Judge Weinstein's advisory opinion is careful to say that is not actually a ruling on the motion to dismiss nee summary judgment motion, but indicated that the court is "disinclined to allow plaintiff's class action to go forward." Id. at *8. The court explained that the defendant service providers are not the proper parties to be sued because they do not make the calling cards or the packaging with the allegedly deceptive statements. That is done by third party distributors. Borrowing from the precedent of handgun litigation, Judge Weinstein reasoned that "it is doubtful whether [defendants] would be liable for inadequate disclosures if third-party distributors, rather than [defendants], determined the material printed on the cards." Id.
Ultimately, the Judge Weinstein advised that any class would fail the superiority requirement:
In the present case, the amount that would be recovered by any class members is small, to the point that it would probably not even warrant submitting a claim form were the class certified and successful in obtaining a recovery. Moreover, many members of the class are undoubtedly illegal immigrants who would be afraid to participate in a legal proceeding that might reveal their presence. The only real immediate monetary beneficiaries of handling the claims of class members through a class action would be the attorneys who hope to collect fees. That does not seem a sufficient basis for certification.
A more appropriate way to protect the rights of the Rule 23(b)(3) class is through regulation and enforcement activity by a federal administrative agency. The only effective remedy for the harms alleged would be a uniform system of regulation of the prepaid calling industry based on legislation or public administrative rulemaking, including public hearings, resulting in rules that would cover the entire country and take account of international implications. The court system cannot efficiently carry the burden of protecting this class. To use the truncated powers of a misshapen Rule 23(b)(3) class action to address the issues raised in plaintiffs' complaint would be unfaithful to the premise and reason for the class action -- considerations of equity and good judgment.
. . . It is industry-wide federal regulation, rather than any injunctive relief the court could provide in this limited civil action concerning only some of the many conflicting state laws, which is required effectively to address the conduct alleged in plaintiff's complaint.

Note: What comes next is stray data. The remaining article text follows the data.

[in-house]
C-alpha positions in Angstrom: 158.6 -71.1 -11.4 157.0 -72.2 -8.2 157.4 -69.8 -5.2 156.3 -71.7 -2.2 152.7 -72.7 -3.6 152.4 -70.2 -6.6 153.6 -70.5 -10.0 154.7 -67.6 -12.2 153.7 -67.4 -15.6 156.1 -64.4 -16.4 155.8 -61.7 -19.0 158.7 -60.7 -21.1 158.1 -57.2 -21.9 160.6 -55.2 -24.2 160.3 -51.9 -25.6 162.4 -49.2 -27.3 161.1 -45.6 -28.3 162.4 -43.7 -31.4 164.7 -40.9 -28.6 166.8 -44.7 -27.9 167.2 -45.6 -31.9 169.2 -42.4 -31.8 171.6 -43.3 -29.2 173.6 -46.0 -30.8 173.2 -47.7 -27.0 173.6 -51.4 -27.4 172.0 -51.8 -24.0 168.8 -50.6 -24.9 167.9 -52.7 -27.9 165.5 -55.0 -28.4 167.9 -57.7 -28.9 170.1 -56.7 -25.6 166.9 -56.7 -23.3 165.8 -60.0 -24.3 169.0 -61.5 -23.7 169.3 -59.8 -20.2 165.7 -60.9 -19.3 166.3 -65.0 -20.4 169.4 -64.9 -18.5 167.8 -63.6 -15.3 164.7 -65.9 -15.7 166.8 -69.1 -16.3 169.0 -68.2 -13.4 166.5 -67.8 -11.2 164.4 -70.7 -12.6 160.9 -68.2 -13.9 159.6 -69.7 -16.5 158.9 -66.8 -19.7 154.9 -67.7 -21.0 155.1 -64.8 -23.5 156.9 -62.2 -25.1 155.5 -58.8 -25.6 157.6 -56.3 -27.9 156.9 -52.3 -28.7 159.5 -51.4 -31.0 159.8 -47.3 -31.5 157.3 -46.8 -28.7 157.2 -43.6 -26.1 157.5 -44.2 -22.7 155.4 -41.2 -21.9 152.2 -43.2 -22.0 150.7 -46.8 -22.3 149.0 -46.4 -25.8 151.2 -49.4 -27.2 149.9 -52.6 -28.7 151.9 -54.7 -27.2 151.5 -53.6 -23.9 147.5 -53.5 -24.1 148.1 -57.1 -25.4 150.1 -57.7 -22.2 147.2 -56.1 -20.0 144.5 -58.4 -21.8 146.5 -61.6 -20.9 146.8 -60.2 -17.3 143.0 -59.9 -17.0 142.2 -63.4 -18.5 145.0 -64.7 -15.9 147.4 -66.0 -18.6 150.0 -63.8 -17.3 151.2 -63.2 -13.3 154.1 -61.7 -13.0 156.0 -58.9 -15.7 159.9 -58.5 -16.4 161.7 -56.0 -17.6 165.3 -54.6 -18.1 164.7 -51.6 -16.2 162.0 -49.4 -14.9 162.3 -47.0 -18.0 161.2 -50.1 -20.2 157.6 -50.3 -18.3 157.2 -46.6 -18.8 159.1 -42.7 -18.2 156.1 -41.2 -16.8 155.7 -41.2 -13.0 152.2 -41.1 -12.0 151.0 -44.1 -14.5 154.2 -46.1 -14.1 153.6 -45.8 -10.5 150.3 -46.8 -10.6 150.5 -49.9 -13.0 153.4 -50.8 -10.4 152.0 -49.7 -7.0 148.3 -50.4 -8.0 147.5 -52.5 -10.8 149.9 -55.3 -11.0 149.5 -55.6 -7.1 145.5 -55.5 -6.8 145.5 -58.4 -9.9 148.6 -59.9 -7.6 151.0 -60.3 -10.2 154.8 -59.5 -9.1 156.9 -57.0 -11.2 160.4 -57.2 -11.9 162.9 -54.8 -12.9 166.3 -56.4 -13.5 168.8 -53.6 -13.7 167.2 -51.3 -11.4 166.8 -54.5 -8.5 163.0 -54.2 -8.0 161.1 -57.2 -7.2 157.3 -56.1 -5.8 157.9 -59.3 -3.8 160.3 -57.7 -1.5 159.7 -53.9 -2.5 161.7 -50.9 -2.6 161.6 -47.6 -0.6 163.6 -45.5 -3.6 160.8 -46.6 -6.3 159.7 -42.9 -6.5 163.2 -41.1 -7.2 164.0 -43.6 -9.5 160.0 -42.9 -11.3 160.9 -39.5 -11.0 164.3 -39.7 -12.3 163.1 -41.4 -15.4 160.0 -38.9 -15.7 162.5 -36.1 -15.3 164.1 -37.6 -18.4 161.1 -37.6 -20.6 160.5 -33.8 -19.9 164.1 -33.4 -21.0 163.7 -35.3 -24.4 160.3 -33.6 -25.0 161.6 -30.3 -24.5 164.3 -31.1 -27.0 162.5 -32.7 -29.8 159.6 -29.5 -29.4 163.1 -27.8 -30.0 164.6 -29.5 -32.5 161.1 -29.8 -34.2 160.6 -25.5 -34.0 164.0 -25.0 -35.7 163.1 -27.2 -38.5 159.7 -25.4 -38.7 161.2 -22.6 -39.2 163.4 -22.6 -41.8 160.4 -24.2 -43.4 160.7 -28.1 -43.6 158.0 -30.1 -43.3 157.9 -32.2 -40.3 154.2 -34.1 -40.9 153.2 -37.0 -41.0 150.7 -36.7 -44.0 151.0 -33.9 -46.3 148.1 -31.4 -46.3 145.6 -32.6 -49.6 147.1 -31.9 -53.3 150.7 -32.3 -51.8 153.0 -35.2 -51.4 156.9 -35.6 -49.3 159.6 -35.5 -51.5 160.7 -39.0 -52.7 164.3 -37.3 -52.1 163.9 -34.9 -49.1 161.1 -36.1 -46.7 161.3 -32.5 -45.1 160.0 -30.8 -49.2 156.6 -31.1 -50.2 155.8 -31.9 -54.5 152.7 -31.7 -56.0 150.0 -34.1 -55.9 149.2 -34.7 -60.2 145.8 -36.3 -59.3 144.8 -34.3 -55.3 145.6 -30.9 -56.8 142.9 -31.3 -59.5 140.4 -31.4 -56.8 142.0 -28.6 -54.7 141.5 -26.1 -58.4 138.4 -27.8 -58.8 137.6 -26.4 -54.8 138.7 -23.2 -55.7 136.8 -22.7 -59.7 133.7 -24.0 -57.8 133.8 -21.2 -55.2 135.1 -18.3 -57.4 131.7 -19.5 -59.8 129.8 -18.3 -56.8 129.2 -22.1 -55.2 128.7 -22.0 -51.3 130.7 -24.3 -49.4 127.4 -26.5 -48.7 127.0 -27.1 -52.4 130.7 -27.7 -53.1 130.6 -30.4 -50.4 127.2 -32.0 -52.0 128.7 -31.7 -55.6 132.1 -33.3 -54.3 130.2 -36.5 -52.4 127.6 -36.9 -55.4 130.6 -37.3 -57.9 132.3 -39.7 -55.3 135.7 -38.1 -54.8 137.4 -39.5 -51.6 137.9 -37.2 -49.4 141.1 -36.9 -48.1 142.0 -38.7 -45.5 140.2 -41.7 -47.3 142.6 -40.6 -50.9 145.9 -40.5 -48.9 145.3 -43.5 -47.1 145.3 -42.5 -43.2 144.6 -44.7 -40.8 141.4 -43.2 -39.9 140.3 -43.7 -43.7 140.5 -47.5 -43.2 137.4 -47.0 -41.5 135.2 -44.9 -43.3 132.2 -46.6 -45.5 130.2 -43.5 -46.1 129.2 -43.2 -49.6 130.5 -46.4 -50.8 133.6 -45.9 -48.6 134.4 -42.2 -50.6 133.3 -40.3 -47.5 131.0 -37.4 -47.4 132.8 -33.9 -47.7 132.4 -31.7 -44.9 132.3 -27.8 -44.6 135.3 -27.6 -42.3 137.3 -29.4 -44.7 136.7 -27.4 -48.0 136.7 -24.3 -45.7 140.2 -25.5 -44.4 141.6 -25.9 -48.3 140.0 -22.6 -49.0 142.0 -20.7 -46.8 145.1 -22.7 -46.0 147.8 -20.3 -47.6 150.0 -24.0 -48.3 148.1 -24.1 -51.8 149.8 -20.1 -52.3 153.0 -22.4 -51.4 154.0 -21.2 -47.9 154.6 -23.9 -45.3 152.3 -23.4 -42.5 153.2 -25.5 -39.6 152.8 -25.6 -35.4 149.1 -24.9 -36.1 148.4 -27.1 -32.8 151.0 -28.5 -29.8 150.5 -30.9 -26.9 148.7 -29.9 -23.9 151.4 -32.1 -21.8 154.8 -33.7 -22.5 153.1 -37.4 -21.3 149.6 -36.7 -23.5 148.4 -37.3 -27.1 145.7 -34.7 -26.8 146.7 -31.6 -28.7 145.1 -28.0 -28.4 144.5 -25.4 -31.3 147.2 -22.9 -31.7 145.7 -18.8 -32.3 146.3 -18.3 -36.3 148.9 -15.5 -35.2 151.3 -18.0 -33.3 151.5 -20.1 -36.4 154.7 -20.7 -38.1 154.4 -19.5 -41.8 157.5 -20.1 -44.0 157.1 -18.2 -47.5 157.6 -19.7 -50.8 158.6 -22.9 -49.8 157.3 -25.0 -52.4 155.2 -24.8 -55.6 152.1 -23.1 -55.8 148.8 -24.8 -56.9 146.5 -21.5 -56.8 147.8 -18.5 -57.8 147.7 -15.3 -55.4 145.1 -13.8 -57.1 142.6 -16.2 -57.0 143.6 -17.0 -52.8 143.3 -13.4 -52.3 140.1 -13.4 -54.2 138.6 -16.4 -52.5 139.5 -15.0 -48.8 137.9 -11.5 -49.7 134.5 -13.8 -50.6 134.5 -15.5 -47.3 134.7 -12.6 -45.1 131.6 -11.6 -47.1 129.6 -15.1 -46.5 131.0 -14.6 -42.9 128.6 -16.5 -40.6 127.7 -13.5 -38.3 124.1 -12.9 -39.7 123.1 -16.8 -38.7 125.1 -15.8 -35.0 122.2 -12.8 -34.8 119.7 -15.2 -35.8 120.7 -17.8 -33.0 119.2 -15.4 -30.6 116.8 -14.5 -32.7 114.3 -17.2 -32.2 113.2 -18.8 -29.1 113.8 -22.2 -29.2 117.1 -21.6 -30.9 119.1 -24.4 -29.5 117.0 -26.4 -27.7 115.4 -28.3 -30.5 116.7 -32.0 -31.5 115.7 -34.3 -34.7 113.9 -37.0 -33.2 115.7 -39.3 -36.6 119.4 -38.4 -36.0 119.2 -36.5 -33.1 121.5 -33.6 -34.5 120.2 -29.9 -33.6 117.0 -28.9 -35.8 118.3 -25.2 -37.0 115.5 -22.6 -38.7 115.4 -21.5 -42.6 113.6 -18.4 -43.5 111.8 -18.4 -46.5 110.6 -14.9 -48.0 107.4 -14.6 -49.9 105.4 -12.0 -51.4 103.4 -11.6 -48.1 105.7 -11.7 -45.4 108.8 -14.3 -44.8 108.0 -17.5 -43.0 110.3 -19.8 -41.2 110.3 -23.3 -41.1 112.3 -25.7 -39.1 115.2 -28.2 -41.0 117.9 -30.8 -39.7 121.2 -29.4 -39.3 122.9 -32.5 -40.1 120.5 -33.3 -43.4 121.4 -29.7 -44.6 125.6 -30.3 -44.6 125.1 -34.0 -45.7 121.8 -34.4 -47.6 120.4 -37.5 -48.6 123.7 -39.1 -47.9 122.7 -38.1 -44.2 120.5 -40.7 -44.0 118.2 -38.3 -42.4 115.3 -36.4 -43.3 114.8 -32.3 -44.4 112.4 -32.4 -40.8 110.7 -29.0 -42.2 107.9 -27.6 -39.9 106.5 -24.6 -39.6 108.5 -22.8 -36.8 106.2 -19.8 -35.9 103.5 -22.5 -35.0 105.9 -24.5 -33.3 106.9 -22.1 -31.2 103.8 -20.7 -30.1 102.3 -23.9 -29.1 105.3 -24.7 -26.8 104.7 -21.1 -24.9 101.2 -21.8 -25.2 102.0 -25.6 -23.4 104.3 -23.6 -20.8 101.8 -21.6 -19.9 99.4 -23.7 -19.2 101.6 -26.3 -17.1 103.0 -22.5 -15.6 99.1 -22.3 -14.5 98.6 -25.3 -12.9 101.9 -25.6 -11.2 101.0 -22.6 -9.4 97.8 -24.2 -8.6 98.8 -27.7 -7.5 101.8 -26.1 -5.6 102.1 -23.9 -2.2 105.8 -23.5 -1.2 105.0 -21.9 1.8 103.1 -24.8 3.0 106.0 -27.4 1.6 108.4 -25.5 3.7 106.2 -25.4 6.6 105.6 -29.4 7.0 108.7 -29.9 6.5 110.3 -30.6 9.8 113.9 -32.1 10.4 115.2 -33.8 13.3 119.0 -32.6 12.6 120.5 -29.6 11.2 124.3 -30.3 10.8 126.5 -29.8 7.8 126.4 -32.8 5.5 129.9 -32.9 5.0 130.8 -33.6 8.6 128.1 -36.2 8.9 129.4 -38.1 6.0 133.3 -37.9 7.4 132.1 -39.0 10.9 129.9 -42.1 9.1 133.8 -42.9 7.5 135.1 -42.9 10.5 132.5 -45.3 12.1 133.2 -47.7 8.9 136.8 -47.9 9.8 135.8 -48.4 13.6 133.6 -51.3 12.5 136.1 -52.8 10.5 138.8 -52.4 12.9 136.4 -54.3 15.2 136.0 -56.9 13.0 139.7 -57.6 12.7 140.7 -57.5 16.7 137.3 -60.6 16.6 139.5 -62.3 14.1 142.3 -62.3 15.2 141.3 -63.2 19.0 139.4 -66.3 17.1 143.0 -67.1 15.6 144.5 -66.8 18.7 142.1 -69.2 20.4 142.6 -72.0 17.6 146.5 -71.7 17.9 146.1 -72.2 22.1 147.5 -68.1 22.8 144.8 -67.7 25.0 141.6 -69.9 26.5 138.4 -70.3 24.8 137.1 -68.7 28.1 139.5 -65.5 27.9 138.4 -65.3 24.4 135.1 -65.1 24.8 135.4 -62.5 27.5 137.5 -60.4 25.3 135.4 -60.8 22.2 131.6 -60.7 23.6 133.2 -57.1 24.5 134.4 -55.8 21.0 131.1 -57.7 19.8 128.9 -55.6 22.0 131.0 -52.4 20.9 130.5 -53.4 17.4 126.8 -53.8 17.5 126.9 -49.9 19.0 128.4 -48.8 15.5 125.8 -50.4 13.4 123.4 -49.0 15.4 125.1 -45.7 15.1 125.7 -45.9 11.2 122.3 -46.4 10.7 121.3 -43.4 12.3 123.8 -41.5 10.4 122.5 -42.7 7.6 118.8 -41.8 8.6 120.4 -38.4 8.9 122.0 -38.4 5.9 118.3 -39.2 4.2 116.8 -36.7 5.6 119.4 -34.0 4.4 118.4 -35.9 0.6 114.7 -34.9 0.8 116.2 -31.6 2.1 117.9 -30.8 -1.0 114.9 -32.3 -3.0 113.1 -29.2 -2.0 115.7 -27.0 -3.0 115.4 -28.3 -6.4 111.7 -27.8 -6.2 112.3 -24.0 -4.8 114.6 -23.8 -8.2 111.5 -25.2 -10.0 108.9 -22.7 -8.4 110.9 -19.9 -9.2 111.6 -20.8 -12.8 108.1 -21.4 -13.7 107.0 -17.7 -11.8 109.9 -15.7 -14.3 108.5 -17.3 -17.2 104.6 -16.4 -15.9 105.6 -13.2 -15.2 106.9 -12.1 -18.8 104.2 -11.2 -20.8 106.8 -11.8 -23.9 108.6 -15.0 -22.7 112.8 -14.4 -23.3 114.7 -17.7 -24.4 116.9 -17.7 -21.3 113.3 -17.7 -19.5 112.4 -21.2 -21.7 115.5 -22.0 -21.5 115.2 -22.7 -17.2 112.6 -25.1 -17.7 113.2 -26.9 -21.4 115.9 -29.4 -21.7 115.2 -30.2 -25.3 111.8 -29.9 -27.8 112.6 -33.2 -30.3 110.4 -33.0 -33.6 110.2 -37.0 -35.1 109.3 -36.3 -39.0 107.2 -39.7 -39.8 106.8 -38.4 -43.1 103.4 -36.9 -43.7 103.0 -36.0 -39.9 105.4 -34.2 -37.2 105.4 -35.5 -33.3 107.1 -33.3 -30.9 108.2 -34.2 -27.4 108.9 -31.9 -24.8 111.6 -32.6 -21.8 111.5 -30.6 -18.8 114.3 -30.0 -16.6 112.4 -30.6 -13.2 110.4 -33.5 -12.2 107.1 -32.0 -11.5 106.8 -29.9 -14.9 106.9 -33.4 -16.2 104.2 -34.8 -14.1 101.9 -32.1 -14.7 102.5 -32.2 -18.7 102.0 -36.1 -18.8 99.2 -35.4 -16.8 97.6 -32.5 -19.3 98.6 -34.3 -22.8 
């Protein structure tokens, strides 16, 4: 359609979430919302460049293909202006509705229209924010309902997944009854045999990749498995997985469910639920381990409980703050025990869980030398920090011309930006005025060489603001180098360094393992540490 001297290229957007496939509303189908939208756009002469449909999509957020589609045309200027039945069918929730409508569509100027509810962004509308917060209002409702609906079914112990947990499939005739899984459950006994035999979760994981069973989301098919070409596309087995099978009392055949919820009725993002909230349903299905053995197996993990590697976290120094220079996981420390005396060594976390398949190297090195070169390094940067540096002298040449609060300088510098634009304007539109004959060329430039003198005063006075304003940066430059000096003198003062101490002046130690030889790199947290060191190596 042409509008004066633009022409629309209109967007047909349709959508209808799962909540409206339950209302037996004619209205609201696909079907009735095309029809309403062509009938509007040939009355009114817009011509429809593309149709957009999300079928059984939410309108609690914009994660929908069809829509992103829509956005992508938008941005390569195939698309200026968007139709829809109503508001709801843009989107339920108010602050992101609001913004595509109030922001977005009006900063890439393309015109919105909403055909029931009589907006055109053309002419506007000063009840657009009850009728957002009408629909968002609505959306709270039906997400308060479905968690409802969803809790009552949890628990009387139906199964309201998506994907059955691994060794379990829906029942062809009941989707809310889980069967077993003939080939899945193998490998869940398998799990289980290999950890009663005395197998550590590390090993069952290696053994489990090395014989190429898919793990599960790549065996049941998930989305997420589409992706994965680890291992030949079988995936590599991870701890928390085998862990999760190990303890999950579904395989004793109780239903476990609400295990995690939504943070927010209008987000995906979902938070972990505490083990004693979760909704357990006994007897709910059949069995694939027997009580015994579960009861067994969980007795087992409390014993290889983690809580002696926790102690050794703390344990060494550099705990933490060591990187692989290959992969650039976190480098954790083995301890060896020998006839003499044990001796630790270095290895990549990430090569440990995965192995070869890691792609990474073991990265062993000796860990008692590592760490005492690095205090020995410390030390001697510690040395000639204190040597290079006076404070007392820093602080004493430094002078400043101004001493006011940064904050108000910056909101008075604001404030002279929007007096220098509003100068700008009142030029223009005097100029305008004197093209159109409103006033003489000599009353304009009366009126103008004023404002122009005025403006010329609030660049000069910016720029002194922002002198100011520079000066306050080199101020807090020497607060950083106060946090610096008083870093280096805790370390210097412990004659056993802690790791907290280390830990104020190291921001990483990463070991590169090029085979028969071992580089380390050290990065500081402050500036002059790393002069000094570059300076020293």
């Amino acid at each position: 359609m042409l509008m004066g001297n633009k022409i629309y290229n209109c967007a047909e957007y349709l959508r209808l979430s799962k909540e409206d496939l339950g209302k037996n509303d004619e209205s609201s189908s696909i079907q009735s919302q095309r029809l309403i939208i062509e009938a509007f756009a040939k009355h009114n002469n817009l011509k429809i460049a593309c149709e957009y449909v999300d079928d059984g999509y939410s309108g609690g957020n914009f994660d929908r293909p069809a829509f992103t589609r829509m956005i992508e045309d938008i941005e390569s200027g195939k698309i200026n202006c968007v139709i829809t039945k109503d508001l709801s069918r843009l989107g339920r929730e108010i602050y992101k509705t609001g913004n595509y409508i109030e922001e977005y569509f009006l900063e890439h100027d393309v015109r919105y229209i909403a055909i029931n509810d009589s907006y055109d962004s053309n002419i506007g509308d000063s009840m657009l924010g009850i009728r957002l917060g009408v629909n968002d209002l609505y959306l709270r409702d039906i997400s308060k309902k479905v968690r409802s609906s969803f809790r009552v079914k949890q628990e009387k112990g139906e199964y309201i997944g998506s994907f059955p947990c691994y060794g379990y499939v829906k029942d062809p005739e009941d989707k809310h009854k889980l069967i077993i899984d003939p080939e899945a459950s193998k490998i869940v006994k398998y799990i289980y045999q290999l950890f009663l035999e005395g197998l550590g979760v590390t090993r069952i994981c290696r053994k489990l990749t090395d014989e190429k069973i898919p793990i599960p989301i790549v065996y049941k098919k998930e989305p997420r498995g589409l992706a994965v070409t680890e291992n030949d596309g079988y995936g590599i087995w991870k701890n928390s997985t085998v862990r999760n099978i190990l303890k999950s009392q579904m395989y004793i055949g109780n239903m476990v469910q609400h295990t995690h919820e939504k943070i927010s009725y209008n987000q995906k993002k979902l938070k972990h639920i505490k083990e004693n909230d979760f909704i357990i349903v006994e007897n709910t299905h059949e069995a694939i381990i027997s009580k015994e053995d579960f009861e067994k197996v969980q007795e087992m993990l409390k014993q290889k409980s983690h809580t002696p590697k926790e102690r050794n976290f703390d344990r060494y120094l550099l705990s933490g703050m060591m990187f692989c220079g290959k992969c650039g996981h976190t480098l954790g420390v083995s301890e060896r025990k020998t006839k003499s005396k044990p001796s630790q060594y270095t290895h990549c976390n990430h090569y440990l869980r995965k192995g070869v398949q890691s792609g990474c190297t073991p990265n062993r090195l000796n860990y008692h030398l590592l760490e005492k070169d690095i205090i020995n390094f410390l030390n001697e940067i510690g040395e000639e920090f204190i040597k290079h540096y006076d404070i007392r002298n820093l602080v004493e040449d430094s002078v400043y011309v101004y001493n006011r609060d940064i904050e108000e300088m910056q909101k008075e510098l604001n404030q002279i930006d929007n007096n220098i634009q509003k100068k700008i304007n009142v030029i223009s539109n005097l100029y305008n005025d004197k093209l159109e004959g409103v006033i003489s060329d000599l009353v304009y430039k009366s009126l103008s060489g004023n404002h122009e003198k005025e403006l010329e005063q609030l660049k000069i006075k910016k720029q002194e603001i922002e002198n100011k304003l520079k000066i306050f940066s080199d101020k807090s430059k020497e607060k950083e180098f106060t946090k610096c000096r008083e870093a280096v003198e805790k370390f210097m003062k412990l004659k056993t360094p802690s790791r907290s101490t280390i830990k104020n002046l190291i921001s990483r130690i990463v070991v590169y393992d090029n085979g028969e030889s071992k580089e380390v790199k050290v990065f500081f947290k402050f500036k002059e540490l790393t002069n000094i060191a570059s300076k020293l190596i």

Id. at *9-*10.
Describing the patchwork of state laws and limited federal enforcement actions, Judge Weinstein also advised:
This sprawling, hit-or-miss, repetitive, costly, and confusing series of civil litigations across many states is an absurd way to control a vital national and international form of communication. It is intolerable for a multi-billion dollar industry affecting the lives of millions of consumers, many of them low-income or recent immigrants to whom telephone contact with loved ones abroad is vital to their own and their families' health and happiness. . . . The present chaotic situation is also harmful to the service providers and distributors, who face widely varied state regulatory regimes, in the absence of clearly announced federal regulations.
Id. at *17; see also id. at *18 ("While the federal administrative system dithers, the courts and states struggle -- unsuccessfully -- to meet a serious set of national and international communication problems that require a uniform national approach. Piecemeal civil litigation alone cannot address these issues.").
Unfortunately I am presenting on a panel at the time of Judge Weinstein's October 16 hearing. But I would welcome a report from a reader who attends. Two things are certain: it won't be boring, and it will be unlike any motion to dismiss hearing you've ever seen in a civil class action case.